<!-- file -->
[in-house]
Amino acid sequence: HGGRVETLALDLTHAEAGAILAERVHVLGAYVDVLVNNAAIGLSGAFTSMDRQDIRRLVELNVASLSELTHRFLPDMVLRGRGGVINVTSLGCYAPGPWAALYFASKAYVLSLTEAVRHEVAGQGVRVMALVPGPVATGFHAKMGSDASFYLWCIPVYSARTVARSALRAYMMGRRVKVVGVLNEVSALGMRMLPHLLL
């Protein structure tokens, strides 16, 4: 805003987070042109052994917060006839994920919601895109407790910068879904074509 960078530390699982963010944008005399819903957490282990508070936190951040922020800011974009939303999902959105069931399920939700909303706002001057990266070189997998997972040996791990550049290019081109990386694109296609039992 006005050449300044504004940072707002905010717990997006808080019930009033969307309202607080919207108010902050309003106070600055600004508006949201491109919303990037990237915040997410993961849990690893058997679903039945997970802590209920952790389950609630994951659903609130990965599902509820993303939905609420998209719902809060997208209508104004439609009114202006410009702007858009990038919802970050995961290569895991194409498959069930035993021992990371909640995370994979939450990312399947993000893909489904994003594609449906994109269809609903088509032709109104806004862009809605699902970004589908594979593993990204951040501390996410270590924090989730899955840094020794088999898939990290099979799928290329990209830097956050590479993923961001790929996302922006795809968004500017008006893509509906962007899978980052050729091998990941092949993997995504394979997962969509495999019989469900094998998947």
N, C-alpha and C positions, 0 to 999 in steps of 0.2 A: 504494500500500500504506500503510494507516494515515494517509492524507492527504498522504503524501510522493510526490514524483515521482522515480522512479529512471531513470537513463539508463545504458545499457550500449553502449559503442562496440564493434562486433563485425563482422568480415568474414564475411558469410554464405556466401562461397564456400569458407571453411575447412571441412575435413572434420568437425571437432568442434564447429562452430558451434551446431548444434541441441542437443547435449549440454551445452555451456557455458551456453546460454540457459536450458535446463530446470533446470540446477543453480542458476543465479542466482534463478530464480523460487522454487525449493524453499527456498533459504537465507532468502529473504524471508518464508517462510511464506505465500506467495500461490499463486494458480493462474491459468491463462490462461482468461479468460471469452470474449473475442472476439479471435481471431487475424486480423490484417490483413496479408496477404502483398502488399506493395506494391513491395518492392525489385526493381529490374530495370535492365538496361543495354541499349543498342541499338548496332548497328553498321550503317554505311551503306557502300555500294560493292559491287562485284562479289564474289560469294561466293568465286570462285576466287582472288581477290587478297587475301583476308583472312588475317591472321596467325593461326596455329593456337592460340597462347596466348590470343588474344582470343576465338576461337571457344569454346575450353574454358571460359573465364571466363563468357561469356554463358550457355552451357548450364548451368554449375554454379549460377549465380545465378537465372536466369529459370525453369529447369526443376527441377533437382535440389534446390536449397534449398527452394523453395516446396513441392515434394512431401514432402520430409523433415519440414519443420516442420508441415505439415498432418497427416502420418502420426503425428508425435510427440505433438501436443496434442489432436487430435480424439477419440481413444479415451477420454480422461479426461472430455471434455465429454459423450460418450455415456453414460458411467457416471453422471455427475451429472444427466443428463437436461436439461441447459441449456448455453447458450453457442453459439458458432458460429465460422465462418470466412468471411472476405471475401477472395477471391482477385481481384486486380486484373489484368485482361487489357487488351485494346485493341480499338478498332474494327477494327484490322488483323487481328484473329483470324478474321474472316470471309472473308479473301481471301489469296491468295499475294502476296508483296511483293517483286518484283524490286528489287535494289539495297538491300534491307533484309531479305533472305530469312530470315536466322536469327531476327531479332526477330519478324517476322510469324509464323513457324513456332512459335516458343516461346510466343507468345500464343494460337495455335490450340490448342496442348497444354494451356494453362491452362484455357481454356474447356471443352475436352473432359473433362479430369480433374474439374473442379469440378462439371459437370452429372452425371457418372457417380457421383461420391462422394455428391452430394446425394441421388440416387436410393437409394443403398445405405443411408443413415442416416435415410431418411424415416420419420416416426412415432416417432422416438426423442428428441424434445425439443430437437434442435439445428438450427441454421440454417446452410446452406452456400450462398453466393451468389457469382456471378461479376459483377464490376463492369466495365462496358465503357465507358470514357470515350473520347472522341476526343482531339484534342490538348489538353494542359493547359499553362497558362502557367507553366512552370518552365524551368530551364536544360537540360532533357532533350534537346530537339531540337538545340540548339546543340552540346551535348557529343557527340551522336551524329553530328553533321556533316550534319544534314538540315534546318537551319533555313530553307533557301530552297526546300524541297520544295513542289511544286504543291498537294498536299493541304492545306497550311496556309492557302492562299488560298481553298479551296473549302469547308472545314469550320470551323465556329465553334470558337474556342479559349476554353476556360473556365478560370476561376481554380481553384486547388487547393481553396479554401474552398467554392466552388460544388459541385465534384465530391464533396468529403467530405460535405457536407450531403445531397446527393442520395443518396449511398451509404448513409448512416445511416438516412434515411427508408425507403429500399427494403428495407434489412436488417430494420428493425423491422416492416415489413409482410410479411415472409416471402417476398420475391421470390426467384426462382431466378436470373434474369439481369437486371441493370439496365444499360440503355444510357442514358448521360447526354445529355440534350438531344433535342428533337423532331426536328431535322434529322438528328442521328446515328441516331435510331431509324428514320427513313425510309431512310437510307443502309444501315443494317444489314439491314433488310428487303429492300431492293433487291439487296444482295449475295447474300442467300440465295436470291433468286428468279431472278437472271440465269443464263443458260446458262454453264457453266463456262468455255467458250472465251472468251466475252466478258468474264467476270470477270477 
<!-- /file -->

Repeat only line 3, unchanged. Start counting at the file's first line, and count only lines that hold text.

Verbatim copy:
């Protein structure tokens, strides 16, 4: 805003987070042109052994917060006839994920919601895109407790910068879904074509 960078530390699982963010944008005399819903957490282990508070936190951040922020800011974009939303999902959105069931399920939700909303706002001057990266070189997998997972040996791990550049290019081109990386694109296609039992 006005050449300044504004940072707002905010717990997006808080019930009033969307309202607080919207108010902050309003106070600055600004508006949201491109919303990037990237915040997410993961849990690893058997679903039945997970802590209920952790389950609630994951659903609130990965599902509820993303939905609420998209719902809060997208209508104004439609009114202006410009702007858009990038919802970050995961290569895991194409498959069930035993021992990371909640995370994979939450990312399947993000893909489904994003594609449906994109269809609903088509032709109104806004862009809605699902970004589908594979593993990204951040501390996410270590924090989730899955840094020794088999898939990290099979799928290329990209830097956050590479993923961001790929996302922006795809968004500017008006893509509906962007899978980052050729091998990941092949993997995504394979997962969509495999019989469900094998998947």